In terms of DIRECT effect (i.e. selection board members reading your package and saying "This one went to USD so let's let him in!!") I would say the impact would be nil. The military is VERY good at making selections based on the record and location just won't be considered a factor.

INDIRECTLY, though it might be a good move because a) networking opportunities and b) San Diego QOL. That said, the people you meet will almost certainly not be the ones making the selection decision, but they may be able to write a LOR that the admiral/captains making the selection might happen to know and put more credence in than another candidate's LOR.

I definitely would not choose Thomas Jefferson School over Yale just to be in SD close to the fleet (Yes, I know....it's extreme but you get my point). JAG isn't T14 or bust by any means, but you should want the best quality education you can get, in a place that you'll like to be. If you've always dreamed of living in SF and you have a chance to go to USF/UCH, don't pass it up just to be in SD; the benefits of being in a fleet concentration area just won't be that big. But if all other things are equal (debt, your personal opinion of the schools, etc.) being in SD isn't going to hurt and just may help a little.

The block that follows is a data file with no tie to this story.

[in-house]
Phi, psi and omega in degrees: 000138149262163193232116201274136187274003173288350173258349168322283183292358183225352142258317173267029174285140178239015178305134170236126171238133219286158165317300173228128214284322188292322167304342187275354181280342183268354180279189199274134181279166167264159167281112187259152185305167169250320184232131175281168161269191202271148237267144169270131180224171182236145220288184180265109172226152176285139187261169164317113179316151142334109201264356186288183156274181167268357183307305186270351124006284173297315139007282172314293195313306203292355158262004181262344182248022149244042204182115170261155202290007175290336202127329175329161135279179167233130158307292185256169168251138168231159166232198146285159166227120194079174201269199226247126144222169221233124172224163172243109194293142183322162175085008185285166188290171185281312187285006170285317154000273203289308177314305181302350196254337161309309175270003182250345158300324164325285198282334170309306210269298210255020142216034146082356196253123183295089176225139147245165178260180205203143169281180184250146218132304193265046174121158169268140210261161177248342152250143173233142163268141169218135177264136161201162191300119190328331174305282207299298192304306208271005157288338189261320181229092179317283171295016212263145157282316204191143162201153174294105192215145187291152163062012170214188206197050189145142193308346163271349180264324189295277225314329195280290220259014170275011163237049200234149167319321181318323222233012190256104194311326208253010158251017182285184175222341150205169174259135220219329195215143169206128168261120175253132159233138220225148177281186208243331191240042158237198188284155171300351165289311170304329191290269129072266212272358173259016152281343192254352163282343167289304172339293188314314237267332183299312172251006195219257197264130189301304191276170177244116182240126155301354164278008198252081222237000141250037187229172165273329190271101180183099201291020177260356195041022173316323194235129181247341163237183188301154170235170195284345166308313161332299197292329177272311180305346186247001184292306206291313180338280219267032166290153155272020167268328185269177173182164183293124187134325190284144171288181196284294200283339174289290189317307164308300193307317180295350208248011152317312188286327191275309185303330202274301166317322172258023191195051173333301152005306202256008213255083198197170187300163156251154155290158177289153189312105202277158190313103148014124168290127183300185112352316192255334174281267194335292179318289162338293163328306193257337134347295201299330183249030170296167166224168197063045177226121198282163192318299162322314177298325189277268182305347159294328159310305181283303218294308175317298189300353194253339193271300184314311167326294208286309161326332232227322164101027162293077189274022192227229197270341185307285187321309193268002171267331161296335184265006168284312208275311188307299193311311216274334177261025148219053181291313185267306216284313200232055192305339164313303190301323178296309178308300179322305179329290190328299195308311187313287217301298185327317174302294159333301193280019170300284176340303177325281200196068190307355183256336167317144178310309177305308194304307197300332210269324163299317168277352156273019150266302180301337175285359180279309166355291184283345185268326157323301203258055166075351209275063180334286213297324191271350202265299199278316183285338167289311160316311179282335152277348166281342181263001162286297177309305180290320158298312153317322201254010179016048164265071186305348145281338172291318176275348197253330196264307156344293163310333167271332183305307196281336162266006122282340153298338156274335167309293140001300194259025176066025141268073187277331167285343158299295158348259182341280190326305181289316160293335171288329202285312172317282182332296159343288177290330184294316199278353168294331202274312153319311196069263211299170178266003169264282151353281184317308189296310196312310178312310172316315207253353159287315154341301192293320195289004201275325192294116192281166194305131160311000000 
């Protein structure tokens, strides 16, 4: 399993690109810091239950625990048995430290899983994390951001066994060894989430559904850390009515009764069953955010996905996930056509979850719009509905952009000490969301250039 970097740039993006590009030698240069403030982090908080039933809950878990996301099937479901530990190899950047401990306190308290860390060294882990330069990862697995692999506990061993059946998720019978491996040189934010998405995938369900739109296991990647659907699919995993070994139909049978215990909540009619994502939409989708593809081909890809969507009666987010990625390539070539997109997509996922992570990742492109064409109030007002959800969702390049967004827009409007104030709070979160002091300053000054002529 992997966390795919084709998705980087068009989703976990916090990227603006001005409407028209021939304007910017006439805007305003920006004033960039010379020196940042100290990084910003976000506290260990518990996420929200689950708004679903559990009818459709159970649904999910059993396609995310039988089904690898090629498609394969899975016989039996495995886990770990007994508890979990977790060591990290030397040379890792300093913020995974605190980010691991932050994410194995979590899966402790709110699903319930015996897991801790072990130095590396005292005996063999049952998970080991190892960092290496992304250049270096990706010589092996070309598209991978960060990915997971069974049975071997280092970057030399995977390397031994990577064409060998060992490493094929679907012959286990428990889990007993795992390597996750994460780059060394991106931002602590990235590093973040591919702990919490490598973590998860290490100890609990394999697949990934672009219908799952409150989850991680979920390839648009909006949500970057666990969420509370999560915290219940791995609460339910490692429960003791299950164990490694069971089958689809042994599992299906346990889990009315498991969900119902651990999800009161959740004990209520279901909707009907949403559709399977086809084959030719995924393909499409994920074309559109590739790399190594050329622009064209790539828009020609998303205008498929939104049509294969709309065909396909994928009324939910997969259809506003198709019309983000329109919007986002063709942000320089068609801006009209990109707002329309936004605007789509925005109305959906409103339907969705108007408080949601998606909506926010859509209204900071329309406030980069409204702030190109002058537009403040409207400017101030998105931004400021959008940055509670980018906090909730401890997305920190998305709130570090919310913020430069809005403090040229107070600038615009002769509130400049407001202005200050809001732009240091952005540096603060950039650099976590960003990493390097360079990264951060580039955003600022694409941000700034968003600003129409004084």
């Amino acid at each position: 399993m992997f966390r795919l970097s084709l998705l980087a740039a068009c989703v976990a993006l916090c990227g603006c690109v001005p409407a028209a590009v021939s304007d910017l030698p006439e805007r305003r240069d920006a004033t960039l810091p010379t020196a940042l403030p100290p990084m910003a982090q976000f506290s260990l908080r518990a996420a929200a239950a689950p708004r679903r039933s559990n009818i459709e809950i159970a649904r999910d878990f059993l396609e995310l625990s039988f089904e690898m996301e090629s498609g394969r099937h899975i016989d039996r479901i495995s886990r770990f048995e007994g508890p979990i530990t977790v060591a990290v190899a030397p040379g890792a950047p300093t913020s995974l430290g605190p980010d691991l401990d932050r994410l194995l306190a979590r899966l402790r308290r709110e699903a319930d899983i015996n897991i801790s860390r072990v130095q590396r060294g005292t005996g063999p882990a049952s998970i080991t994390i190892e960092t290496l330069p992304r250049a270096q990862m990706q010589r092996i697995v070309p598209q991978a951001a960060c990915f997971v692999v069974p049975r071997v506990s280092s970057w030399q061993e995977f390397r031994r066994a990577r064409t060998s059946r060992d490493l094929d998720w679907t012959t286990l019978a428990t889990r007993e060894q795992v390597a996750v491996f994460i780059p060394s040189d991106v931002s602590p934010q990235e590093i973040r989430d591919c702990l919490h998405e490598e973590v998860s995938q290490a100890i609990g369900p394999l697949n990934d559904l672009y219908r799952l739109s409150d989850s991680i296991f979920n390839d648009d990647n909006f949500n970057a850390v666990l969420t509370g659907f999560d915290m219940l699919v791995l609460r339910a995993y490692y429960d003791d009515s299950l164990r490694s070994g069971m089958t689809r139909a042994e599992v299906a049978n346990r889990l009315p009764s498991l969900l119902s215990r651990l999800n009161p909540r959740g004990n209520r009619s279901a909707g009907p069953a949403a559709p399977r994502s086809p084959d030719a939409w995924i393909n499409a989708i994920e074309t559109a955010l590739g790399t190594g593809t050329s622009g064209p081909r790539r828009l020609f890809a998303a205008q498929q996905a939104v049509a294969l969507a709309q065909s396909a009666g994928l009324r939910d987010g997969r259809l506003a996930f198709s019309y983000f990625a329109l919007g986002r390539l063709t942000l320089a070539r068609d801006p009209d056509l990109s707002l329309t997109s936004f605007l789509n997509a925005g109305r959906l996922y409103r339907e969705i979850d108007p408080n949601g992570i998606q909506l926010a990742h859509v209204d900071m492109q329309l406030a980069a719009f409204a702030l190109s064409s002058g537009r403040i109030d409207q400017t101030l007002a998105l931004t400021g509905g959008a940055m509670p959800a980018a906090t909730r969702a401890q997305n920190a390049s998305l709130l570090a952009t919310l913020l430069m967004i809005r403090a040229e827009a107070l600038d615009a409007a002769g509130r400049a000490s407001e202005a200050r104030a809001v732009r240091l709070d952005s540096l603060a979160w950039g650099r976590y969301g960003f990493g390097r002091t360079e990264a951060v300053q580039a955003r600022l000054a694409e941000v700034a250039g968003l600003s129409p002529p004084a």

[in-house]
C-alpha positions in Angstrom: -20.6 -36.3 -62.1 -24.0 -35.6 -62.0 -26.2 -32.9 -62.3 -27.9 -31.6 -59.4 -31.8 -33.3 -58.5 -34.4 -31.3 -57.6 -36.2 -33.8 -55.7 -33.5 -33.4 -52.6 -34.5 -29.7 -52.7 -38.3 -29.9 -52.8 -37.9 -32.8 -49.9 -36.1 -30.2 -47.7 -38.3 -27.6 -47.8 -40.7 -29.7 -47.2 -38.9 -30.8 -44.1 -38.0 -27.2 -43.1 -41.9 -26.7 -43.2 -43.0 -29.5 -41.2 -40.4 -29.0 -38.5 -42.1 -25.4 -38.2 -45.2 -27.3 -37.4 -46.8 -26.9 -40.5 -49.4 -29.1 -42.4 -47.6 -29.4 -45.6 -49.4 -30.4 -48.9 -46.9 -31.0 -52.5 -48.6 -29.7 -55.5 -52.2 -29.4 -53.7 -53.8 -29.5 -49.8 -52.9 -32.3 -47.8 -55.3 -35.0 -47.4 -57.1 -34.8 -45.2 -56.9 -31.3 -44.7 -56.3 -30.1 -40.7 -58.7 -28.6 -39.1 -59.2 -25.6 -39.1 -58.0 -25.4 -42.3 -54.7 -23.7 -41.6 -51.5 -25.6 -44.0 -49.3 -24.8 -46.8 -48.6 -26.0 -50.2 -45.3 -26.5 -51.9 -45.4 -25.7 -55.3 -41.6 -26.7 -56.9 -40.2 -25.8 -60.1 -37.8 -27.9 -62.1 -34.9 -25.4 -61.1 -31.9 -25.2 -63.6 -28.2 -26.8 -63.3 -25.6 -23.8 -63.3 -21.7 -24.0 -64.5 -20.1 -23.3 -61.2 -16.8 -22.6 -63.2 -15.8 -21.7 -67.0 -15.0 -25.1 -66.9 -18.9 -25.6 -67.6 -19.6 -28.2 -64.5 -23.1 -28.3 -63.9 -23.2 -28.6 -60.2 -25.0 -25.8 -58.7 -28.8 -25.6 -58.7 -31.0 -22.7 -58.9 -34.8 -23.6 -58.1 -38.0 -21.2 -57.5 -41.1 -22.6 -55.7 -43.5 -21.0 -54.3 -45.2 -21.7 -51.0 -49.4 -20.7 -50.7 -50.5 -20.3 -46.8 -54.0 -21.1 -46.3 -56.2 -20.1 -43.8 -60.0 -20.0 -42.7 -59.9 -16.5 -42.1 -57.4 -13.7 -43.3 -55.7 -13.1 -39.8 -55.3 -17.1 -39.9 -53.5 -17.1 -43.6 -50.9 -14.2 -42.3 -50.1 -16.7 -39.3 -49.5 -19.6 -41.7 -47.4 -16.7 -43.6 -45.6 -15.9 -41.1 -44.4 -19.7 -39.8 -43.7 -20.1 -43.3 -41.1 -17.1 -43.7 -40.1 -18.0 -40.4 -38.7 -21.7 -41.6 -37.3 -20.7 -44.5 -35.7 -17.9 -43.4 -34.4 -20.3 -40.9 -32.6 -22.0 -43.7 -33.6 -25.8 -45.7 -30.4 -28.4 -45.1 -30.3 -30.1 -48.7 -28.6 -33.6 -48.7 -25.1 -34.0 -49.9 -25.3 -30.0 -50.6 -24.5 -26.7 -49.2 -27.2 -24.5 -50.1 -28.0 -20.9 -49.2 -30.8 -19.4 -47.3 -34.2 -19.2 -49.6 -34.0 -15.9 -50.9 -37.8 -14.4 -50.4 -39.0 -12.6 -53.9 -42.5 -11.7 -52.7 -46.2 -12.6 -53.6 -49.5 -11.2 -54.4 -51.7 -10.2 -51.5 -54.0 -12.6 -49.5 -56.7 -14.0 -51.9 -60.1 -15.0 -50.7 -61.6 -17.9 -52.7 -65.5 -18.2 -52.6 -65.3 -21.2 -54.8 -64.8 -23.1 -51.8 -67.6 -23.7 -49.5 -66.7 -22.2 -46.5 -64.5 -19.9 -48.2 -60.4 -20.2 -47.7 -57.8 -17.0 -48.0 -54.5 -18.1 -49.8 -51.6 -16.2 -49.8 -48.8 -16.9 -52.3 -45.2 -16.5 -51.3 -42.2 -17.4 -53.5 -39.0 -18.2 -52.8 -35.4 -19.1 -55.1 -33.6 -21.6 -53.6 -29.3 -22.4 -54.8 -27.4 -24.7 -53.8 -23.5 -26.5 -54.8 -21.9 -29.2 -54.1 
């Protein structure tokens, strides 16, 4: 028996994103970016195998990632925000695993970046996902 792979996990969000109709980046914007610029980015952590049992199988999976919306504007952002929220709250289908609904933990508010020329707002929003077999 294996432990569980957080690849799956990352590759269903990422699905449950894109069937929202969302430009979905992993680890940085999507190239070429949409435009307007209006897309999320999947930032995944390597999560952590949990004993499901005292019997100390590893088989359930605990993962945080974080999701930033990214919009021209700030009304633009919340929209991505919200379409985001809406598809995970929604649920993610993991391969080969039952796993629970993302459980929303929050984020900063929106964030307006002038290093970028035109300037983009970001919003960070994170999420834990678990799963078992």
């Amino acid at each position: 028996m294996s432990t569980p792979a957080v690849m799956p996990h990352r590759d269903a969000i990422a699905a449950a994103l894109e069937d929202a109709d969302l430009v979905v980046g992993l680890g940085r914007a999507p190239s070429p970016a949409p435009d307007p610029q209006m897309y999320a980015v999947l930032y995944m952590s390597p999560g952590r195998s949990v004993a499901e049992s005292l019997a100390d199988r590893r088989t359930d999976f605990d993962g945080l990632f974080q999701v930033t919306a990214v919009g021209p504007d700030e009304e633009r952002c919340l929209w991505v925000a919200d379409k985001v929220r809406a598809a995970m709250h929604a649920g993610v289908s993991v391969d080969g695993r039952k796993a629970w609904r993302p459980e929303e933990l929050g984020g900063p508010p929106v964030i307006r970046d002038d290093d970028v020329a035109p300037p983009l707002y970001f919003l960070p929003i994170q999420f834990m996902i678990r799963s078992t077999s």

Any actual JAGs/JAGs in training, please feel free to pile on to confirm or deny my point of view.

Number81
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Re: Military Law

Postby Number81 » Sat May 02, 2009 11:30 am

I talked to a JAG recruiter for the Air Force yesterday and went through some specifics about their selection process. I think I got pretty straight answers, which basically reconfirm everything the people in this thread have already said.

The #1 thing was the desire to serve as an Air Force JAG. #2 was public interest work. #3/#4 were grades and school. But, it didn't seem like school counted any more than grades. I agree that the first 2 recruiting points are probably the most important for what the various branches are looking at. But, there is absolutely no comparison whatsoever between a Top 10 school and a Tier 4 school. We get a lot of transfer students at Emory that were literally #1 or #2 in their class from a Tier 3, and they end up average or worse when they get here. I guess I harped on this before, but I agree with the public service aspect being really important. But if you are going to consider academics, then I don't see why they would not do it the right way.